JK: I’m putting your two questions above together, because that image is how the mash-up started. I don’t usually write that way – but this time it worked for me. Once I had that initial image I set it in the Depression and some themes emerged that really made the book feel epic and timeless. People were so angry and downtrodden – the “giants” of their time had let them down, so I thought they would take pleasure watching real “giants” battle for their amusement. That’s where the sport aspect came from. The rest is some good ol’ American gangster drama!

When and how did the Four Eyes team-up of the decade happen between you two?

MF: It was at the end of 2007, Joe and I had met in a convention a few years before and by 2007 I’d sent a card for the holidays to Joe that caught his eyes so much that he asked me to work with him! He talked to me about two projects he had in mind to collaborate with me, and one of those was Four Eyes. I didn’t have to think too much before saying yes to Four Eyes, I thought it was a wonderful and original idea.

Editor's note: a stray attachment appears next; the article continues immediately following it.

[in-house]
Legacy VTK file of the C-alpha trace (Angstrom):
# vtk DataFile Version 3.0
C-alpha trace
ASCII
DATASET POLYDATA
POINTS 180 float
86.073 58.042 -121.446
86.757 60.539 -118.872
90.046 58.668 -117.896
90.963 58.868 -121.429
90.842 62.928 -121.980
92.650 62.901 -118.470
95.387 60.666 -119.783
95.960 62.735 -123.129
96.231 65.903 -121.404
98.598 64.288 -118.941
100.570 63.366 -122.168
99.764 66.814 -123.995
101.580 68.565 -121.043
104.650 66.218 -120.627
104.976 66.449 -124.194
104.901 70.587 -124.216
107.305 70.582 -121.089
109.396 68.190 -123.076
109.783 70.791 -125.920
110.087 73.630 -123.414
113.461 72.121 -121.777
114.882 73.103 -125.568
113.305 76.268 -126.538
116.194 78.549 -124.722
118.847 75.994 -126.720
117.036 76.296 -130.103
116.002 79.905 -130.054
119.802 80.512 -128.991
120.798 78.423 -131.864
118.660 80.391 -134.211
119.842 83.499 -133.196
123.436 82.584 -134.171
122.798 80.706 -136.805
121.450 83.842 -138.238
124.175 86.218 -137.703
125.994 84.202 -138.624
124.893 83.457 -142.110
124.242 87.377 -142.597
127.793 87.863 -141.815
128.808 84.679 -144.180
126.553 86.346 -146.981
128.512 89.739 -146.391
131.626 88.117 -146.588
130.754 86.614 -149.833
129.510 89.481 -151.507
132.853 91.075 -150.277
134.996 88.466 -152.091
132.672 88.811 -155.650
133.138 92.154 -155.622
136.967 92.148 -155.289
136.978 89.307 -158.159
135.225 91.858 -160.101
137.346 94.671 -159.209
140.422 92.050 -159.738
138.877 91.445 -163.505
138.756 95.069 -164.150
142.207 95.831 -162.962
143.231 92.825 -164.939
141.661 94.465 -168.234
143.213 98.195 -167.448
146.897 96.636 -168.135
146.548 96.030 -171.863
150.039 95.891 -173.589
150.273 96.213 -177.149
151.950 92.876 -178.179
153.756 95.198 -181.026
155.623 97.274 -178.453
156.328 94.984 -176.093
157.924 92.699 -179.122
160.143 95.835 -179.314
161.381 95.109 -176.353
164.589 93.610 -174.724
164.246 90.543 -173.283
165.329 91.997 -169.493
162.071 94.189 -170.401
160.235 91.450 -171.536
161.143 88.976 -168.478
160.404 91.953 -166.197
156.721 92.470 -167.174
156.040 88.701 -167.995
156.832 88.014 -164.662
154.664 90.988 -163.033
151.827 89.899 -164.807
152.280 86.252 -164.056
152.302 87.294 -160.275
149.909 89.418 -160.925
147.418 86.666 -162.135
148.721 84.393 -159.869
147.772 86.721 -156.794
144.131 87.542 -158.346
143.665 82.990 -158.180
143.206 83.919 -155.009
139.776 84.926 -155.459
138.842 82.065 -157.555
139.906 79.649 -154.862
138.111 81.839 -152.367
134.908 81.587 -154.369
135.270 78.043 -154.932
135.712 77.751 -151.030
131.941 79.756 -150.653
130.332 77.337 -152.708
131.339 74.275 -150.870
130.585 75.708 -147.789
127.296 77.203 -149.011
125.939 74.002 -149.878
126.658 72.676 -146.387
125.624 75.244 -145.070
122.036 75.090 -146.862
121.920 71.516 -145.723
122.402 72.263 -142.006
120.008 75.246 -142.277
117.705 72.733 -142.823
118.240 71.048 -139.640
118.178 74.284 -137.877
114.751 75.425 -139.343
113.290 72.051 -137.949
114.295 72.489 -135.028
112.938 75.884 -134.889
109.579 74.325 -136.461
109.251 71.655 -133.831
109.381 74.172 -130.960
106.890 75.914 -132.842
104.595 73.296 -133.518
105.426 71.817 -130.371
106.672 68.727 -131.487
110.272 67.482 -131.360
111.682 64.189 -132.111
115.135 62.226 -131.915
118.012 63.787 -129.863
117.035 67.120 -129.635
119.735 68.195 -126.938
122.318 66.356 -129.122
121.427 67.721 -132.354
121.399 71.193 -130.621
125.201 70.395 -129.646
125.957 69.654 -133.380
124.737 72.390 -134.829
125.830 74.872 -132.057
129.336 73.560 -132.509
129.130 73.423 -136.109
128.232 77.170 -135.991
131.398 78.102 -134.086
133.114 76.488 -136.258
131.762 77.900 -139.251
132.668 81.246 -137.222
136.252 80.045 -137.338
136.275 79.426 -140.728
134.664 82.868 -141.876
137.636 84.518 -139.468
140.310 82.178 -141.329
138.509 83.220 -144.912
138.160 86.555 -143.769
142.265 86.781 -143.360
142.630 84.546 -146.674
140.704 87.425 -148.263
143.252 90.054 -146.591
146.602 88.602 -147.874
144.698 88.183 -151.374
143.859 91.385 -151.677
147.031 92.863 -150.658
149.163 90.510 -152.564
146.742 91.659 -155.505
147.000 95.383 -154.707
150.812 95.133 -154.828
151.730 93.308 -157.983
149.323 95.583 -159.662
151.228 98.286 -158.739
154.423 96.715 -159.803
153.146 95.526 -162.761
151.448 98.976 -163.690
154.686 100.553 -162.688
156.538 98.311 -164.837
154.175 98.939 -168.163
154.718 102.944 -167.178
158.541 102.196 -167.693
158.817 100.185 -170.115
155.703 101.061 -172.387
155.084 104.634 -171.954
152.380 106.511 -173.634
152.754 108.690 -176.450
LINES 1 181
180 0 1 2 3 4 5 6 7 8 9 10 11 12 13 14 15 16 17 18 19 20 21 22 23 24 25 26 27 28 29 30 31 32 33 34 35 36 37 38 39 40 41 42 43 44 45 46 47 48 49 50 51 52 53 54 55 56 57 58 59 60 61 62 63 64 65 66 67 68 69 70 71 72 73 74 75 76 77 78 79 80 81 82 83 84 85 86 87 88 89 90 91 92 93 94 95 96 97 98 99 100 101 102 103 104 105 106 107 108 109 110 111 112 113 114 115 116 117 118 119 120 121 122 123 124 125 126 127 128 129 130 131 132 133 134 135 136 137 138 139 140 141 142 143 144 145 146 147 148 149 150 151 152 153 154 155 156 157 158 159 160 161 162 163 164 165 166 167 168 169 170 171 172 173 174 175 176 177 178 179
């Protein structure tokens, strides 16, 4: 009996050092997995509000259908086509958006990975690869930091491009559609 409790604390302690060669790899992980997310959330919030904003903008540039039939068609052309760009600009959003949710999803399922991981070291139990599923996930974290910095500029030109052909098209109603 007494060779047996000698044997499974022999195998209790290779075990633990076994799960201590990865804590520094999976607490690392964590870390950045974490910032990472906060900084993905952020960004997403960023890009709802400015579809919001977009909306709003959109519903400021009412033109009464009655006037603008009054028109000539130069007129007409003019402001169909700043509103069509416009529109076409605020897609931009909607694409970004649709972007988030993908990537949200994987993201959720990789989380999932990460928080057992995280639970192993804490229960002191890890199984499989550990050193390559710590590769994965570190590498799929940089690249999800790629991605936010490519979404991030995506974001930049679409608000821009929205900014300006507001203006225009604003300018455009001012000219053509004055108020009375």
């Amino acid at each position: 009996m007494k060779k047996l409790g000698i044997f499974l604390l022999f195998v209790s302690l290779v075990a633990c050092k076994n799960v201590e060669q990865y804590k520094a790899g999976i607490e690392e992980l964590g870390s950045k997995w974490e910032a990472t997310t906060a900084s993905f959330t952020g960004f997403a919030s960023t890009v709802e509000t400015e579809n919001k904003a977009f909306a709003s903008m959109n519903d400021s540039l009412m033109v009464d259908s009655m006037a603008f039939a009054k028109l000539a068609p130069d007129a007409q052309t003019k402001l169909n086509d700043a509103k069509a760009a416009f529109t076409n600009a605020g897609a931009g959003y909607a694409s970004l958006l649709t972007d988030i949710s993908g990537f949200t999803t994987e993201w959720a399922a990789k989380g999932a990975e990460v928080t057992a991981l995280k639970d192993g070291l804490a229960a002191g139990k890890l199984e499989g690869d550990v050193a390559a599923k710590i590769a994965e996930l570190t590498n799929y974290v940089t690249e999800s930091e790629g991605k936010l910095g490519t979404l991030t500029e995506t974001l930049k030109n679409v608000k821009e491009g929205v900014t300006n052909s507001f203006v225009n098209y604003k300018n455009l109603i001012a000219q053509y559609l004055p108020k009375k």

JK: That is totally accurate! Except that Max forgets to add he was an untapped genius who was foolish enough to fall into my clutches. Now he can’t get away from me!

Four Eyes: Hearts of Fire is a continuation of 2010’s Forged in Flame. What are some of the important things people should know about before picking up Hearts of Fire?

JK: Dragons are real. They are endangered. They are used to fight in an illegal syndicate. Enrico lost his father, who was a hunter of Dragon eggs… but the circumstances of his death are dubious. And Enrico is tenacious as hell.